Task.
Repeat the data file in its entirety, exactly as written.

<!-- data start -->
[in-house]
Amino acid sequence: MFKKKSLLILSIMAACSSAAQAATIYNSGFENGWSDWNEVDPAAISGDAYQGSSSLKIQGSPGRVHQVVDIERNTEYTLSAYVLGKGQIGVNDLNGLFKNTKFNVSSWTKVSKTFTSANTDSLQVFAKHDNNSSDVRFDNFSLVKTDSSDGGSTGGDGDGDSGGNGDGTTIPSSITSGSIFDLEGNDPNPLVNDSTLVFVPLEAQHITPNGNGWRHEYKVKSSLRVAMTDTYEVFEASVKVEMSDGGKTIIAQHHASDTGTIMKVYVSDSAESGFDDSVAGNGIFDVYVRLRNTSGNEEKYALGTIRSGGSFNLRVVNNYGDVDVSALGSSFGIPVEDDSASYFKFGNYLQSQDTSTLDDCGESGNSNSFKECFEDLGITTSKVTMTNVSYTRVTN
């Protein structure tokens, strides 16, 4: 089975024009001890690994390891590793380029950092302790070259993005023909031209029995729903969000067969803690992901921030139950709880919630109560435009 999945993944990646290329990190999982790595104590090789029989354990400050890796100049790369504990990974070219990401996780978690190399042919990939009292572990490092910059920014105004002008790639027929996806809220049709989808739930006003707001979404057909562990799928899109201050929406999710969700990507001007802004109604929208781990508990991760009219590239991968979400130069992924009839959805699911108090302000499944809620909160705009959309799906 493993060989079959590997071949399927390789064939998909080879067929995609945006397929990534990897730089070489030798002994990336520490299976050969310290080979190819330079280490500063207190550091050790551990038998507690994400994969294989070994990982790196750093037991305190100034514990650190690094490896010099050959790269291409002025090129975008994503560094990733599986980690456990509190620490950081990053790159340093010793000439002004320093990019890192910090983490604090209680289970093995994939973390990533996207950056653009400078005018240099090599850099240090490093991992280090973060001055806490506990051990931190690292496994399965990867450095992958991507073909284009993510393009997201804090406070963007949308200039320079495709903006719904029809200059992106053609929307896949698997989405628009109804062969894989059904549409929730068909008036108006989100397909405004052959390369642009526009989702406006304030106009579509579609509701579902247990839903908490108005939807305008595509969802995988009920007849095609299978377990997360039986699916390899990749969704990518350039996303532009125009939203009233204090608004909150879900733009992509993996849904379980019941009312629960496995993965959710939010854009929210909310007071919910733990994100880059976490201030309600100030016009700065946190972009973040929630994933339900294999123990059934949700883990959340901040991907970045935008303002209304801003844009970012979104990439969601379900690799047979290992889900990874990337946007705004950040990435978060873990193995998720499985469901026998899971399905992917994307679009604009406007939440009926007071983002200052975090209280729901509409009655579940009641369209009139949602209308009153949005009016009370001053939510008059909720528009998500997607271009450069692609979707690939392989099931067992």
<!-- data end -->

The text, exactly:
[in-house]
Amino acid sequence: MFKKKSLLILSIMAACSSAAQAATIYNSGFENGWSDWNEVDPAAISGDAYQGSSSLKIQGSPGRVHQVVDIERNTEYTLSAYVLGKGQIGVNDLNGLFKNTKFNVSSWTKVSKTFTSANTDSLQVFAKHDNNSSDVRFDNFSLVKTDSSDGGSTGGDGDGDSGGNGDGTTIPSSITSGSIFDLEGNDPNPLVNDSTLVFVPLEAQHITPNGNGWRHEYKVKSSLRVAMTDTYEVFEASVKVEMSDGGKTIIAQHHASDTGTIMKVYVSDSAESGFDDSVAGNGIFDVYVRLRNTSGNEEKYALGTIRSGGSFNLRVVNNYGDVDVSALGSSFGIPVEDDSASYFKFGNYLQSQDTSTLDDCGESGNSNSFKECFEDLGITTSKVTMTNVSYTRVTN
């Protein structure tokens, strides 16, 4: 089975024009001890690994390891590793380029950092302790070259993005023909031209029995729903969000067969803690992901921030139950709880919630109560435009 999945993944990646290329990190999982790595104590090789029989354990400050890796100049790369504990990974070219990401996780978690190399042919990939009292572990490092910059920014105004002008790639027929996806809220049709989808739930006003707001979404057909562990799928899109201050929406999710969700990507001007802004109604929208781990508990991760009219590239991968979400130069992924009839959805699911108090302000499944809620909160705009959309799906 493993060989079959590997071949399927390789064939998909080879067929995609945006397929990534990897730089070489030798002994990336520490299976050969310290080979190819330079280490500063207190550091050790551990038998507690994400994969294989070994990982790196750093037991305190100034514990650190690094490896010099050959790269291409002025090129975008994503560094990733599986980690456990509190620490950081990053790159340093010793000439002004320093990019890192910090983490604090209680289970093995994939973390990533996207950056653009400078005018240099090599850099240090490093991992280090973060001055806490506990051990931190690292496994399965990867450095992958991507073909284009993510393009997201804090406070963007949308200039320079495709903006719904029809200059992106053609929307896949698997989405628009109804062969894989059904549409929730068909008036108006989100397909405004052959390369642009526009989702406006304030106009579509579609509701579902247990839903908490108005939807305008595509969802995988009920007849095609299978377990997360039986699916390899990749969704990518350039996303532009125009939203009233204090608004909150879900733009992509993996849904379980019941009312629960496995993965959710939010854009929210909310007071919910733990994100880059976490201030309600100030016009700065946190972009973040929630994933339900294999123990059934949700883990959340901040991907970045935008303002209304801003844009970012979104990439969601379900690799047979290992889900990874990337946007705004950040990435978060873990193995998720499985469901026998899971399905992917994307679009604009406007939440009926007071983002200052975090209280729901509409009655579940009641369209009139949602209308009153949005009016009370001053939510008059909720528009998500997607271009450069692609979707690939392989099931067992």